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You’d have to be paying pretty close attention to know that one of Joe Biden’s top advisers is the person who spearheaded America’s response to the last major public-health crisis and ran the last major economic recovery.

The Democrats’ presumptive presidential nominee complains about being stuck in his basement. Well before he faced Tara Reade’s allegations that he sexually assaulted her in the 1990s (which he denies), Biden supporters all over the country were anxiously texting and emailing each other, wondering why he’s not taking on Donald Trump more directly over the pandemic. Even now, Ron Klain, Biden’s former chief of staff and Barack Obama’s former Ebola czar, remains on the outside.

Klain’s main integration into Biden’s public campaign strategy was via a video ripping into the Trump administration’s initial response to the coronavirus pandemic. Millions of people watched. That was March 21. He appeared as Biden’s first guest on the campaign’s podcast. That was March 29.

A lot has happened since. Even as he has stayed close with Biden (so much so that some of Biden’s other top advisers grumble occasionally about his direct line to the candidate) and been all over TV (so much so that some of those same aides also grumble about how often they see him on camera), there hasn’t been anything official from Klain since that podcast appearance in March.

“You can’t prove the counterfactual. But Ron Klain is a lot of the reason why we didn’t have an Ebola epidemic here,” Valerie Jarrett, Obama’s closest adviser, told me. She recalled being impressed by the morning briefings he ran in the White House at the height of that panic, in 2014. “There is nobody I can imagine who’s better situated to advise Vice President Biden on COVID-19 right now than Ron Klain.”

Some people on the outside of the campaign are confused about why Biden isn’t making more use of Klain. But Klain told me that he never wanted to be the shadow czar.

“I don’t consider myself the shadow anything,” he said. “I’m trying to offer my opinions about what it would take to do this better, based on my experience of having done it.” He argued that governors around the country are the real shadow coronavirus czars, running the day-to-day response all day, every day, though he noted that, like Biden, several have been checking in with him. “I’m opining. Whatever that’s worth, it’s worth. I don’t hold this out as any great task.”

It’s worth a lot, says Jake Sullivan, another outside Biden adviser, who has been the regular quarterback of the campaign’s strategy on the pandemic. “He’s the ultimate resource to the campaign for gut checks, for strategic guidance, for key moments, for briefing the VP before he does a town hall, and for being the person who we all look to for what to say on the critical decisions,” Sullivan told me. Klain tells Biden and his aides where he thinks the crisis is headed next, and how he thinks the candidate needs to get ahead of it.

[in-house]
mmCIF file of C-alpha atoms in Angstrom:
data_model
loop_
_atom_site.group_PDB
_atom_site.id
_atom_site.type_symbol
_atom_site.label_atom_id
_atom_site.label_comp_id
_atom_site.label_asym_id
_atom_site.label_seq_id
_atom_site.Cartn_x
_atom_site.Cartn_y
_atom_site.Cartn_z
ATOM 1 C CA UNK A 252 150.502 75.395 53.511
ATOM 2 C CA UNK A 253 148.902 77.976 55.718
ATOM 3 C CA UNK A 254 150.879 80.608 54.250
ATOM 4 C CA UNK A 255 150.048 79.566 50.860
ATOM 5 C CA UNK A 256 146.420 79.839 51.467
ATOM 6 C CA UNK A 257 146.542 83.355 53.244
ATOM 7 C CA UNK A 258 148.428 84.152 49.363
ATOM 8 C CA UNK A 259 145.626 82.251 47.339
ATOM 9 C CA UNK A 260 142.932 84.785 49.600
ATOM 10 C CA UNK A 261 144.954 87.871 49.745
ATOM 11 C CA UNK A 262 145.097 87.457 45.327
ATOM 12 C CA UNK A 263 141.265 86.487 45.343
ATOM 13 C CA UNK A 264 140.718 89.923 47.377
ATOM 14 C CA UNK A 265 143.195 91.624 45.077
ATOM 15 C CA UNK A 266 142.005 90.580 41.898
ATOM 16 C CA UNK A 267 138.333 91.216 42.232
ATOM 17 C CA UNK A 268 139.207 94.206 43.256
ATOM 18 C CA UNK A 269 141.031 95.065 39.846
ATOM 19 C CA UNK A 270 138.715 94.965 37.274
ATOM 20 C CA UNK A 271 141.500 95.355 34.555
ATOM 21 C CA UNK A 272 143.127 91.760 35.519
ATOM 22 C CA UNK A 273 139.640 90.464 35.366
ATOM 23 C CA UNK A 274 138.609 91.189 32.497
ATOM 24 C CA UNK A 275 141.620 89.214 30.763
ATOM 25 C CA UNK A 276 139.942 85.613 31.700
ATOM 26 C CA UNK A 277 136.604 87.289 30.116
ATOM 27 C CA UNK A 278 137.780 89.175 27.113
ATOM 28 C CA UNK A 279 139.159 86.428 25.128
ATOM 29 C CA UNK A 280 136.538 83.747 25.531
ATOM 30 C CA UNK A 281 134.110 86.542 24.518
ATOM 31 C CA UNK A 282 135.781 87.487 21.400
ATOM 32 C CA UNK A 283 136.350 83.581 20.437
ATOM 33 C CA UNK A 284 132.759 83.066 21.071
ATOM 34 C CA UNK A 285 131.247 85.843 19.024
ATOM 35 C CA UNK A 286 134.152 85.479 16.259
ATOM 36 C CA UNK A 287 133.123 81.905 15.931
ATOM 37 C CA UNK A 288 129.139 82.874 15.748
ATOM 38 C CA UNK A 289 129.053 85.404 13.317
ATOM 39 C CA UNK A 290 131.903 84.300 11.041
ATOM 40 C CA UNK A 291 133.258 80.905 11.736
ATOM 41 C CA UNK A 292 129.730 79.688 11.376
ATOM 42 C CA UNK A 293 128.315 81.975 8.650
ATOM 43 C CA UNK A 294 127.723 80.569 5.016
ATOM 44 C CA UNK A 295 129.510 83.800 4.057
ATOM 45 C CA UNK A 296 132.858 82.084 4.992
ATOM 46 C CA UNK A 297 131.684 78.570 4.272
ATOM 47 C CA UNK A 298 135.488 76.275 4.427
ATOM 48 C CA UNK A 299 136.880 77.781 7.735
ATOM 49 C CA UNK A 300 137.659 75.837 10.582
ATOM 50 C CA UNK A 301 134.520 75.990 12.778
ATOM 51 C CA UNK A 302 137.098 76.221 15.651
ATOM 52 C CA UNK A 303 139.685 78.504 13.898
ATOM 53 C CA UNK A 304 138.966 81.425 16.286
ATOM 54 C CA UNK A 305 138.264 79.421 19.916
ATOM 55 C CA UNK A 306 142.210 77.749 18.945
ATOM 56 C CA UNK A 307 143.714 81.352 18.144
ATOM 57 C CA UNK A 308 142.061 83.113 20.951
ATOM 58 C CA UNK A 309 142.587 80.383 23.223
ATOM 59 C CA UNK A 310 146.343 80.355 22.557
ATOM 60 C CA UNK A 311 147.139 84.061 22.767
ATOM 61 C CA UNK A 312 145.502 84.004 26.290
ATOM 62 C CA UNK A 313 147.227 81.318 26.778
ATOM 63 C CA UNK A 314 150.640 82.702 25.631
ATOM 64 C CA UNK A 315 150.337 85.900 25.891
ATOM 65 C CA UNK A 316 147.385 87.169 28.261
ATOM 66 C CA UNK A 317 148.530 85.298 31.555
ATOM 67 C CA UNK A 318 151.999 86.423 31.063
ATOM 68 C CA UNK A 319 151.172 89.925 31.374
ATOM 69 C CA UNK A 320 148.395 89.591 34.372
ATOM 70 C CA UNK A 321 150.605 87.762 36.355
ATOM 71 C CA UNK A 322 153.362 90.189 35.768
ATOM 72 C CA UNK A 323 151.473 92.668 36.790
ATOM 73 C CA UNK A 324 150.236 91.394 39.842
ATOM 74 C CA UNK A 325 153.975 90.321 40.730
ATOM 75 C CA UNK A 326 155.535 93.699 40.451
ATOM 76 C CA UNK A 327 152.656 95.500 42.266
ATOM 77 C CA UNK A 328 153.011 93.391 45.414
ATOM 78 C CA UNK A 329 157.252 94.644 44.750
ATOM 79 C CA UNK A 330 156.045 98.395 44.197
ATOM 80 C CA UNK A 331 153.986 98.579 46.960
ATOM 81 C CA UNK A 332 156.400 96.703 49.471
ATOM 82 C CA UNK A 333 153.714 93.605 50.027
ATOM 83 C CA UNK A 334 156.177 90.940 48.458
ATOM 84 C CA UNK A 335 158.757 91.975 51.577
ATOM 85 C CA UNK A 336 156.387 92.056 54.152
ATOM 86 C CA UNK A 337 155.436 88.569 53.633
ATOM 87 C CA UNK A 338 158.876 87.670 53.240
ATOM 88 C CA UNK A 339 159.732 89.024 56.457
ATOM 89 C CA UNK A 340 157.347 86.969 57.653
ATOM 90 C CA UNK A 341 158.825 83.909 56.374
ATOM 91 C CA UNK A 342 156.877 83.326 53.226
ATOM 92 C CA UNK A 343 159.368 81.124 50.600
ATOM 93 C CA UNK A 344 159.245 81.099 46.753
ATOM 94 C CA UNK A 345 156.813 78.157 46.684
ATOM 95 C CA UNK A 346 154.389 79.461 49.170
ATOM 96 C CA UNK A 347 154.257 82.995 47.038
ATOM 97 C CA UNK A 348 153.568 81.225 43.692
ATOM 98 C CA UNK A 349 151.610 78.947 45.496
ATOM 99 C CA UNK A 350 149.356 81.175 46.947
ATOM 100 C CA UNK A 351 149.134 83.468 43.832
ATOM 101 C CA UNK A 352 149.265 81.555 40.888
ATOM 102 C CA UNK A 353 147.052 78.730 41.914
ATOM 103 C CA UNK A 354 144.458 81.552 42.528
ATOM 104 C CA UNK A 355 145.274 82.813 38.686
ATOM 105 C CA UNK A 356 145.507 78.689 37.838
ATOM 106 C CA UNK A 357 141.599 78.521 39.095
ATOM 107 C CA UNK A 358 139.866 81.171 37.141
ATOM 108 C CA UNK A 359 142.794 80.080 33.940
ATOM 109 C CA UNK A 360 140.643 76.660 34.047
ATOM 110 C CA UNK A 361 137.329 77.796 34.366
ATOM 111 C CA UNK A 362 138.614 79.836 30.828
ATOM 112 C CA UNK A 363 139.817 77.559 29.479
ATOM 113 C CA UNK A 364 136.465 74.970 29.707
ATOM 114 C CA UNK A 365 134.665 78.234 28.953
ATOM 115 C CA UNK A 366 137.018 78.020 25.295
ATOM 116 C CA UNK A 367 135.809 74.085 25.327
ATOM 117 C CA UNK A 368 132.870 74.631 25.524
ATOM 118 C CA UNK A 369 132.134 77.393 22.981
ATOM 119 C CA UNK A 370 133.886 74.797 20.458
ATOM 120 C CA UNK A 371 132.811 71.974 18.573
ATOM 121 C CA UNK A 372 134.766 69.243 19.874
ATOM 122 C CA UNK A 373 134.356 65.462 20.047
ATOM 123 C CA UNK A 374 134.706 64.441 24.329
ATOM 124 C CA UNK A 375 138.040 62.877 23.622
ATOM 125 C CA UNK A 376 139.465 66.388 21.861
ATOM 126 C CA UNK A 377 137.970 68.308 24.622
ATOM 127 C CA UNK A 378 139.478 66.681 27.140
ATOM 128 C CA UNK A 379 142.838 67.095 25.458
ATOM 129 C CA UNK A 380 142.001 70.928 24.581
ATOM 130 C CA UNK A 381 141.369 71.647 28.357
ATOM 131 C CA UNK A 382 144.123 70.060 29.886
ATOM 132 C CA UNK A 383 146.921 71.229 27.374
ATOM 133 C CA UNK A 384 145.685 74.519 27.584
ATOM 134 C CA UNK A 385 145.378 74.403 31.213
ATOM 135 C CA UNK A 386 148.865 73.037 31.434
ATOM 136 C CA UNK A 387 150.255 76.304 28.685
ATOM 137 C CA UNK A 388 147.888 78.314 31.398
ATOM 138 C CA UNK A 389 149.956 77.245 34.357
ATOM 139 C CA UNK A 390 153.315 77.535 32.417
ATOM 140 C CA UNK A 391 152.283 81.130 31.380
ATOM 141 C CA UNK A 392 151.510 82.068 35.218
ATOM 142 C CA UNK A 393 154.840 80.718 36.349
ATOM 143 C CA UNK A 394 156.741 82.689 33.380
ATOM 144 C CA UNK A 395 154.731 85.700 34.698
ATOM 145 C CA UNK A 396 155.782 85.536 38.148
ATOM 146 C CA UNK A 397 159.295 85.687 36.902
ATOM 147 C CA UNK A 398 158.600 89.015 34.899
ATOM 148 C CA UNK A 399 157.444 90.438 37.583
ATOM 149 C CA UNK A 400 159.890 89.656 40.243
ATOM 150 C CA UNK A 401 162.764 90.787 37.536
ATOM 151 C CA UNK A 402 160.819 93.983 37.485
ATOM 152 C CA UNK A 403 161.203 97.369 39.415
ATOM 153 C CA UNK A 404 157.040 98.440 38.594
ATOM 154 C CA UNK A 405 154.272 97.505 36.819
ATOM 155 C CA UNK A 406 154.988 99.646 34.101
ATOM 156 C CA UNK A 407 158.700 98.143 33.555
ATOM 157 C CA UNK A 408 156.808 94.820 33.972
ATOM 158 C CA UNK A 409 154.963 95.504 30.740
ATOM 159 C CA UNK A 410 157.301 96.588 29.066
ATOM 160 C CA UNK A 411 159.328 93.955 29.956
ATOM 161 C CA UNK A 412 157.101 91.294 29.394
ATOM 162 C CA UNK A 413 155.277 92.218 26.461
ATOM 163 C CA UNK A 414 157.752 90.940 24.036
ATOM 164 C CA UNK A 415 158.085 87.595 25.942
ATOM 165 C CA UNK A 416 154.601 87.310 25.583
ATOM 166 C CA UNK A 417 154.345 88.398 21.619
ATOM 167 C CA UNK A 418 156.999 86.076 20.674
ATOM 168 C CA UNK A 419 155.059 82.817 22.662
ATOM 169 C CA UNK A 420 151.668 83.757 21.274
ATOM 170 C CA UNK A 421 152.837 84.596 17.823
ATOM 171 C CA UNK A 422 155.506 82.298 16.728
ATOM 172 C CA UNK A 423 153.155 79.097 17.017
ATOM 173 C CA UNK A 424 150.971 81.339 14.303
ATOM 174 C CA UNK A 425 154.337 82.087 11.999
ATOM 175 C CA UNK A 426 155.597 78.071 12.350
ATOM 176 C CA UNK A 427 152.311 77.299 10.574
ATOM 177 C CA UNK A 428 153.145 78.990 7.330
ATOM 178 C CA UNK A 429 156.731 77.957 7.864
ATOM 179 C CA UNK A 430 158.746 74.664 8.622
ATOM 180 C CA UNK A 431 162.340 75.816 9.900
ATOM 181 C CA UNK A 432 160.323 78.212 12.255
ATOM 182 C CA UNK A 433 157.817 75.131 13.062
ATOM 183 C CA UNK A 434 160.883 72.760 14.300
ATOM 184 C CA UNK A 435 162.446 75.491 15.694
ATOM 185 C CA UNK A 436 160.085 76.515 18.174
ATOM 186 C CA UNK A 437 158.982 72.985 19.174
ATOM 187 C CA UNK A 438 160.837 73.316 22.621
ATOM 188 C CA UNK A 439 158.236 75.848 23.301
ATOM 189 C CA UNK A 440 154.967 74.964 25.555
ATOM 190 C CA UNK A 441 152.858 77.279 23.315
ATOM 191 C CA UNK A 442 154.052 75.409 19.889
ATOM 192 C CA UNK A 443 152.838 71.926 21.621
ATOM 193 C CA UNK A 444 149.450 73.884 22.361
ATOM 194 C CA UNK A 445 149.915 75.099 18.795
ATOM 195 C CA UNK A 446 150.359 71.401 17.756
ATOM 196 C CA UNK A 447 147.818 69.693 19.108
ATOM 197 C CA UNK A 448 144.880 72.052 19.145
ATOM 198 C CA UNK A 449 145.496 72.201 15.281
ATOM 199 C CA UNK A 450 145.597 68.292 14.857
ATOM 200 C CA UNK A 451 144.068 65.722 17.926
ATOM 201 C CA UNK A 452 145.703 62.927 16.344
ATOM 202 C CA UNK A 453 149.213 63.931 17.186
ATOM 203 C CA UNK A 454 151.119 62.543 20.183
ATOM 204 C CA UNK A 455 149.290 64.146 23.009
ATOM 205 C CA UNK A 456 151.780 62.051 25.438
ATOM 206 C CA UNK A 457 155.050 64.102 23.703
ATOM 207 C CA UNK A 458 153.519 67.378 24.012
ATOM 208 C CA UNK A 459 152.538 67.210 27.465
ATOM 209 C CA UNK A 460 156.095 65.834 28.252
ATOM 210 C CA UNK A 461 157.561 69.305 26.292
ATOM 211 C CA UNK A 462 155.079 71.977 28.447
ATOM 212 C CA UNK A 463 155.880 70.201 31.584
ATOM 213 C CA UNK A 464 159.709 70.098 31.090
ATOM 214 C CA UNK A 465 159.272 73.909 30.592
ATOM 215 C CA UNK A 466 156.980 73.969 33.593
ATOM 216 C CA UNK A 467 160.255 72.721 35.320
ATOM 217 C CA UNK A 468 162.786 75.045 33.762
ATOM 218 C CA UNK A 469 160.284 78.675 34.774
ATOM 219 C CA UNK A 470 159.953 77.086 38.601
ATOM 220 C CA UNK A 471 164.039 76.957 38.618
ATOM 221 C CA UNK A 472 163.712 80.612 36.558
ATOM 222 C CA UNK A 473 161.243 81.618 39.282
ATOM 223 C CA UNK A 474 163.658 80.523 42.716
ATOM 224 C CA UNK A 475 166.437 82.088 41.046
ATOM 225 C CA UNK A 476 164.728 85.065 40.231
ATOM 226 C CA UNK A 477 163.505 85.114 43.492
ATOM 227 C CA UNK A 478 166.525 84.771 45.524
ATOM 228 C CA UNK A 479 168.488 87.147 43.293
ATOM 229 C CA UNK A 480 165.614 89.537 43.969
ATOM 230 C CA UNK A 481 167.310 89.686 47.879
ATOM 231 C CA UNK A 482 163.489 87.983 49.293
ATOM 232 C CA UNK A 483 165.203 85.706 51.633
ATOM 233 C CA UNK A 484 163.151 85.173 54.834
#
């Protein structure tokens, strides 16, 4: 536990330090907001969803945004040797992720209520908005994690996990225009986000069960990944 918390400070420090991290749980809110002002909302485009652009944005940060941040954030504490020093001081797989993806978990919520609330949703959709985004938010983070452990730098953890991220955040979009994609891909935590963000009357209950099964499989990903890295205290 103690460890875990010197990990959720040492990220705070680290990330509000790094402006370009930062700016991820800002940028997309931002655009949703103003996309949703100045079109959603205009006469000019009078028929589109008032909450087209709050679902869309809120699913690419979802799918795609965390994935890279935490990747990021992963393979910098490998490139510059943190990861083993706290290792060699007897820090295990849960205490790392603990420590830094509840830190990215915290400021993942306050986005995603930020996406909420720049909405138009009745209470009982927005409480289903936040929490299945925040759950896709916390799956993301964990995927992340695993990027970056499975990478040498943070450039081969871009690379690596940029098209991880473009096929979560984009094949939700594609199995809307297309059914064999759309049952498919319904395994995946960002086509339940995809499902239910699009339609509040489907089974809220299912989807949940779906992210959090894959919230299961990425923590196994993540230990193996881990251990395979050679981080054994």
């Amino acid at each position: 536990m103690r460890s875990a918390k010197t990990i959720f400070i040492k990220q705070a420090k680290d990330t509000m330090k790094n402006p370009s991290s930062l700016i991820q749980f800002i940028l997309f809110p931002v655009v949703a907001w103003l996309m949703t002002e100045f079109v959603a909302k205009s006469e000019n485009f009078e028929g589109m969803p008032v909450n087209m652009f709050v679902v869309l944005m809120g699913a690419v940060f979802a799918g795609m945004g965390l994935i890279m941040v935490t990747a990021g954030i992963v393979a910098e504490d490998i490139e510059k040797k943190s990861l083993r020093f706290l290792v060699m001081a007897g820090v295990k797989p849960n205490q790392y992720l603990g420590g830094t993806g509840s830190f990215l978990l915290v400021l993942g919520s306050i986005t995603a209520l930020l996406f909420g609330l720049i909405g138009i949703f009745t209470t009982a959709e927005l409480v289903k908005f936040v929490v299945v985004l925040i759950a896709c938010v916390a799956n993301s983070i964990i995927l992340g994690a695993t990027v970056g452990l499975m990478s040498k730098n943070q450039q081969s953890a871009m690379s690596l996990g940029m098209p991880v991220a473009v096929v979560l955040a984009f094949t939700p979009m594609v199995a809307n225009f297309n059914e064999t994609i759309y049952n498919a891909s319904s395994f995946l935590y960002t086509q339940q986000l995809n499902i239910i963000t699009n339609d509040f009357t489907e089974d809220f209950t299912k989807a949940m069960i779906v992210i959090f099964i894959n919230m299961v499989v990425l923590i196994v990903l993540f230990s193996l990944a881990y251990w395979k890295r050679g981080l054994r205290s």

Of course, there is an actual shadow coronavirus czar, and he’s working in the White House, crowdsourcing early advice from his brother’s father-in-law, handing out government contracts to friends and campaign donors. Compare Klain to Jared Kushner, and the differences stack up: one man’s main qualifications are being born into a rich family, then marrying into another. The other man’s qualifications are being the former chief of staff to two vice presidents (Klain worked for Al Gore before Biden). Kushner went to law school after his family leased a building and donated a pile of cash to NYU, then spent a few years sinking millions into the most expensive real-estate deal in American history and a failed newspaper revival. Klain made his way from Supreme Court clerk to Senate Judiciary Committee counsel, shepherded Justice Ruth Bader Ginsburg through her confirmation hearings, and worked in top positions in Congress and the White House.

Kushner, who declared more than 10,000 American deaths ago that the White House’s response to the pandemic is “a great success story,” would’ve been hard-pressed to land a job in any White House not run by his father-in-law; Klain is exactly the kind of person who’d land a job in the White House under any Democratic president.

When Obama picked Klain as his Ebola czar in 2014, it wasn’t because he was a doctor or knew much about public health, but because he knew how government works. “There was a little skepticism from some corners at the selection of Ron to fulfill this function,” Obama would say later, “but, the background noise notwithstanding, I chose Ron for a reason: I have known him to be nothing less than an effective, dedicated, and tireless manager and leader.” Klain was in and out in six months, which was enough time for America to go from a full cable-news freak-out to Obama giving a nurse who’d gotten infected a hug in the Oval Office. Just one person, a Liberian who’d traveled to Texas, died in the United States during the outbreak. “He took on a challenge that many called insurmountable, and, in leading the team responsible for the tremendous progress, helped remind the world what makes America so exceptional,” Obama said at the time. On his way out, Klain recommended the creation of a pandemic-response office within the National Security Council—the office the Trump White House later disbanded.

Klain has kept his day jobs, teaching what became an online class for Harvard Law School, and as the executive vice president and general counsel at Revolution, an investment firm for digital start-ups. He started his own podcast. (Epidemic, co-hosted with Dr. Celine Gounder, is up to 11 episodes.) And he’s been running his own personal rapid-response operation, tweeting his frustration with Trump and every Trump ally who’s claimed that no one could have seen the pandemic coming by citing news report after news report of … people seeing it coming. He’s up to about 250 examples.